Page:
For over a decade the Australian government has kidnapped refugees and rendered them to Pacific concentration camps to be mentally tortured in an effort to deter others. This use of torture as a tool of policy is a crime against humanity. And now, a group of human rights lawyers have petitioned the International Criminal Court to prosecute it:
Every Australian prime minister from John Howard onwards should be investigated for crimes against humanity in relation to the indefinite detention of asylum seekers, according to a group of international lawyers.
The group of seven British, American and Australian lawyers, which includes high-profile barrister and refugee advocate Julian Burnside, has petitioned the International Criminal Court to investigate the treatment of asylum seekers by successive governments, beginning with John Howard's.
A 52-page communique names Mr Howard, Malcolm Turnbull, Tony Abbott, Kevin Rudd and Julia Gillard, claiming they have knowingly breached the Rome Statute of the court.
"Those breaches involve the indefinite detention of asylum seekers who have committed no offence and regardless of their age or health or sex," the communique states. "The breaches also include forcible removal of asylum seekers to Pacific Island countries where they are detained and seriously mistreated, for the stated purpose of 'stopping the boats': that is, deterring people from seeking asylum in Australia."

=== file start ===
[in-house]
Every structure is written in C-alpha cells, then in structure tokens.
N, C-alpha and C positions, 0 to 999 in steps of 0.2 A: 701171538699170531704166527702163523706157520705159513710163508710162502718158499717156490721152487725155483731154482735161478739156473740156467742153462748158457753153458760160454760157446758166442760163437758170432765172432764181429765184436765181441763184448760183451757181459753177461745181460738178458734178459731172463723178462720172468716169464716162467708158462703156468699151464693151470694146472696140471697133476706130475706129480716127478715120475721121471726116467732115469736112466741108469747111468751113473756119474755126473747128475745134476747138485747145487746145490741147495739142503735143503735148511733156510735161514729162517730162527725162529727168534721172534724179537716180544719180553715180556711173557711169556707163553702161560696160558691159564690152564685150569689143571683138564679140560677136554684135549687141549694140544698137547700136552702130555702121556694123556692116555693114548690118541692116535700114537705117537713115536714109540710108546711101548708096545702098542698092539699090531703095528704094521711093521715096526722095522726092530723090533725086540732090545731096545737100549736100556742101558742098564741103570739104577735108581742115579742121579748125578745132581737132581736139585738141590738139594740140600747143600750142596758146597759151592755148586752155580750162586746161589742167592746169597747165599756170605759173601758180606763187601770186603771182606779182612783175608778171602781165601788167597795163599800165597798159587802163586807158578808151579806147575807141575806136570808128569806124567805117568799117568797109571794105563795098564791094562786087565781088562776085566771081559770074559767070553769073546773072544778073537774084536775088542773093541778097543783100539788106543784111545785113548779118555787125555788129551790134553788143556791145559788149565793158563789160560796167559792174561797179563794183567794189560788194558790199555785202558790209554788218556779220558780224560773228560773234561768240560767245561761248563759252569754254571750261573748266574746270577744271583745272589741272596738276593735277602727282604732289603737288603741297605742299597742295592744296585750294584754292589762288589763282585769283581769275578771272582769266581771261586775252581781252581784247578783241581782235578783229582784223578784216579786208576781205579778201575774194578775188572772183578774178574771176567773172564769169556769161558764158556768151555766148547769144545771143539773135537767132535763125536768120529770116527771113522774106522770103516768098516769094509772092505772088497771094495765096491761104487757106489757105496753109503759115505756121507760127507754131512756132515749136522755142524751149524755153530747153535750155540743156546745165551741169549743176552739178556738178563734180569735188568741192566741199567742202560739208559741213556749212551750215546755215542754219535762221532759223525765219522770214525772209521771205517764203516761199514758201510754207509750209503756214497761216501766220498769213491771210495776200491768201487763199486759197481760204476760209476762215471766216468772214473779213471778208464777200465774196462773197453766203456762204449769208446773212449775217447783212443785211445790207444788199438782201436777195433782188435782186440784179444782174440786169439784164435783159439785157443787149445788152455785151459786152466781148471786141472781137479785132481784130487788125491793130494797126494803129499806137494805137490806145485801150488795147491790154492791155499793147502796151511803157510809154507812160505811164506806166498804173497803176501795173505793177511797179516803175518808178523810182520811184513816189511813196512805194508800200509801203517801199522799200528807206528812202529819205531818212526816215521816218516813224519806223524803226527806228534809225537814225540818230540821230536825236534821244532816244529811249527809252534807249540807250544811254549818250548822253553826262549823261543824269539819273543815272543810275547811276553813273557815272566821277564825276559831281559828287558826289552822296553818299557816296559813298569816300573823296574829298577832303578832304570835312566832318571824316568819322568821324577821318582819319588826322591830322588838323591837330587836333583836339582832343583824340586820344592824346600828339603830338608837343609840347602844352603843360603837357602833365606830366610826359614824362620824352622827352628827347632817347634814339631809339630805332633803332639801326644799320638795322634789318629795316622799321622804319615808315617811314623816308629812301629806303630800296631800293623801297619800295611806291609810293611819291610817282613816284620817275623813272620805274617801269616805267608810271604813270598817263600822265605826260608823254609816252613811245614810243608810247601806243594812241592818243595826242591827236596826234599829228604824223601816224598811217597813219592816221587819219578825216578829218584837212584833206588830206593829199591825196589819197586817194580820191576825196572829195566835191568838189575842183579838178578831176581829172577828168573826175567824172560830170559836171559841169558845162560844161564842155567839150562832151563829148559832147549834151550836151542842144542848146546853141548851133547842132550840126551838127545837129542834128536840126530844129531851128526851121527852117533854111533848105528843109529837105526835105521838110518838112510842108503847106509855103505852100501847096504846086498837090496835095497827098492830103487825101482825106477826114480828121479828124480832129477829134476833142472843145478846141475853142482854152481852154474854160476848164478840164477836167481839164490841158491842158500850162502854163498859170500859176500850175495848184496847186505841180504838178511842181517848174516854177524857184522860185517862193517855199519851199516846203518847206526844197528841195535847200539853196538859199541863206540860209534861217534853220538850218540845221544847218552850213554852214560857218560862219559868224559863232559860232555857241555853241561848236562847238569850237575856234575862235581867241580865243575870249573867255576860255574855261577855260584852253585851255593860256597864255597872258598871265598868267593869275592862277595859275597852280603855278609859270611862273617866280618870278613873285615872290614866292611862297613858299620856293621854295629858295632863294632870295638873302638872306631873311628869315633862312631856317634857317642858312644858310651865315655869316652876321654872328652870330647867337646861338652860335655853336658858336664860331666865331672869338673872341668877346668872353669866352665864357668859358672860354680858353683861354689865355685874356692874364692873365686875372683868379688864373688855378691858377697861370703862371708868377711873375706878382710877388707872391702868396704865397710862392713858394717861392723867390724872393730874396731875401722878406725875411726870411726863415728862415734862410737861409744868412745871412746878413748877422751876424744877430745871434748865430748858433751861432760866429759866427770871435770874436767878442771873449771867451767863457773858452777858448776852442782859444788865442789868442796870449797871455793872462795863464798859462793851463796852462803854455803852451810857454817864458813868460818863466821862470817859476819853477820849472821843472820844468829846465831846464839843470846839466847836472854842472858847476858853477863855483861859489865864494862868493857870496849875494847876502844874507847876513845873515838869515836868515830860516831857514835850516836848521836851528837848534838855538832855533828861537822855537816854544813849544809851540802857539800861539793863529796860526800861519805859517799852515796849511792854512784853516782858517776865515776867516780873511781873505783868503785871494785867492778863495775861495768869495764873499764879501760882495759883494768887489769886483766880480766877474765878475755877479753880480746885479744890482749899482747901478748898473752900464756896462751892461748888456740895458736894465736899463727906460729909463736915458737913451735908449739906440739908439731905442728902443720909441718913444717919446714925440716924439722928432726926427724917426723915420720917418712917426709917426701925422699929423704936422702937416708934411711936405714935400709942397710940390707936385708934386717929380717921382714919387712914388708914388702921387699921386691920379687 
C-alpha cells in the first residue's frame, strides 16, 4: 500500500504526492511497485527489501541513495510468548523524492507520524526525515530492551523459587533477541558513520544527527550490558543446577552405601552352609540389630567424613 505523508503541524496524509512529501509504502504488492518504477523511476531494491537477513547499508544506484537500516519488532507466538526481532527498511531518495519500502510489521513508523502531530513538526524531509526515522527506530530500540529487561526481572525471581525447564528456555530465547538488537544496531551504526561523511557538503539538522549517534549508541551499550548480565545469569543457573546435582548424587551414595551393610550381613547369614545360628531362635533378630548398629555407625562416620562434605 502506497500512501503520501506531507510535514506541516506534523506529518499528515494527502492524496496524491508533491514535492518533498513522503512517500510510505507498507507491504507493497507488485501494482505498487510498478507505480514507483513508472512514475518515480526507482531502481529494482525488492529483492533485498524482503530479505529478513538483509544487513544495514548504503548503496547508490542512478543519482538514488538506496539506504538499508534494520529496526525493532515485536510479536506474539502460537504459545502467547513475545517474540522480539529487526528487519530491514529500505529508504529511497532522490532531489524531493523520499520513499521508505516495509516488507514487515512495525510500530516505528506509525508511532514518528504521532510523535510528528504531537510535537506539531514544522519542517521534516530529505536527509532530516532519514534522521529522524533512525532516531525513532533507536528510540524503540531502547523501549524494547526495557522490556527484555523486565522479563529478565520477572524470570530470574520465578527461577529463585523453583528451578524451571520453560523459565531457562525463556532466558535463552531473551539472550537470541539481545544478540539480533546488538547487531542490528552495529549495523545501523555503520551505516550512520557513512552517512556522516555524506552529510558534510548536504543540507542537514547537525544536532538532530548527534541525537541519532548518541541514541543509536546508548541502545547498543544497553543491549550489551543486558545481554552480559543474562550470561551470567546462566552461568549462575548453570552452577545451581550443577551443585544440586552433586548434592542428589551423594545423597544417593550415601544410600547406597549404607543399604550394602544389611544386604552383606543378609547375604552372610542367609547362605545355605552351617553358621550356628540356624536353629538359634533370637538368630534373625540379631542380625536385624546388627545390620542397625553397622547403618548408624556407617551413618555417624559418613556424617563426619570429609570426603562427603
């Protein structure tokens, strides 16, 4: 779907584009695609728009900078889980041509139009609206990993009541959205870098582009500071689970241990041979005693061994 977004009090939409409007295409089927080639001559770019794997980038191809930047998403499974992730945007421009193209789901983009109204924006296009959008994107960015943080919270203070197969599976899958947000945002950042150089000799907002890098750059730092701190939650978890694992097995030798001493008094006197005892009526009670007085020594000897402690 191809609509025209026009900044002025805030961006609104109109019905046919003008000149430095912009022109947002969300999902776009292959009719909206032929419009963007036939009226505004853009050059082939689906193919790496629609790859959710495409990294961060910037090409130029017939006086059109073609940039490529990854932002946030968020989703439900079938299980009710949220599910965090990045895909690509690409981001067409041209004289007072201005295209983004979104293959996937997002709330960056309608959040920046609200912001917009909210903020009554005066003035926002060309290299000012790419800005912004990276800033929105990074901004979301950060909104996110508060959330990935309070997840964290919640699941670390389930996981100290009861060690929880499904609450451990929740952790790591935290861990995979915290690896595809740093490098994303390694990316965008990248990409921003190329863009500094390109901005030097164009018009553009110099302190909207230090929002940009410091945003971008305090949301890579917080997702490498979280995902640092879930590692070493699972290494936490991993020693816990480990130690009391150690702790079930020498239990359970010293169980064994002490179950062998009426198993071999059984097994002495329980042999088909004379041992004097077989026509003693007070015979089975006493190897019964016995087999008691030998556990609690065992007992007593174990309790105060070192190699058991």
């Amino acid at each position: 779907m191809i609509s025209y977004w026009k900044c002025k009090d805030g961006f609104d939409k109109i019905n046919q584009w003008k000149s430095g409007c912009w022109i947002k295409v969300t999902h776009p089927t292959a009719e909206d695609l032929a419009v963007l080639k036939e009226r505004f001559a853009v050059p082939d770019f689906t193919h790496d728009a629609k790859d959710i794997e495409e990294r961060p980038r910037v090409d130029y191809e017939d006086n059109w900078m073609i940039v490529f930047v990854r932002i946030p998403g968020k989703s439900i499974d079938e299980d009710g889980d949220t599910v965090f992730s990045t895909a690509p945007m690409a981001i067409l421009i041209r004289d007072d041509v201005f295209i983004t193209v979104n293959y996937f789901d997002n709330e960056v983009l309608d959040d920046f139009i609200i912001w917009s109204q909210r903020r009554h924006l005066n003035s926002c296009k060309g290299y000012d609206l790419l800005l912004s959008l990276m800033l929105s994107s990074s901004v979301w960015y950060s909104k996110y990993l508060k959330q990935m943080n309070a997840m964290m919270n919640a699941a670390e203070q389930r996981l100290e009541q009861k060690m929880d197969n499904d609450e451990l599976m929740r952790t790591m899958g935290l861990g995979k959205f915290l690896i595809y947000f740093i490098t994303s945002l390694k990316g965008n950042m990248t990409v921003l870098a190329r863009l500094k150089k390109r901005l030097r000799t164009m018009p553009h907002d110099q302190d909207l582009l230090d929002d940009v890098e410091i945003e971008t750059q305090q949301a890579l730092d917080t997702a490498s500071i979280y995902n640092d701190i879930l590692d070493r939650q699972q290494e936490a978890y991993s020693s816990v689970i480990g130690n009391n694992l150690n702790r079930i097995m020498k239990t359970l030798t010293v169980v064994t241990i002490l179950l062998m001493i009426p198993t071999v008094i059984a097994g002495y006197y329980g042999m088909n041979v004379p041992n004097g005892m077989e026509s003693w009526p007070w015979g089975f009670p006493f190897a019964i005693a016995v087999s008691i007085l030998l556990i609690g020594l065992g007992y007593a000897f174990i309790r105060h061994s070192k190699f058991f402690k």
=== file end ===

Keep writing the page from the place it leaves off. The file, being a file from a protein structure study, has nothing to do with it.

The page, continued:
It also names every Australian immigration minister back to the Howard era - and rightly so: they directed this policy, and they all need to be held accountable for it. As do their senior officials who planned and organised it, and the contractors who actually conducted the torture.
The question now is whether the ICC will investigate - or whether it proves the point of the African nations who are currently quitting it that its international law somehow applies only to brown people and never white ones.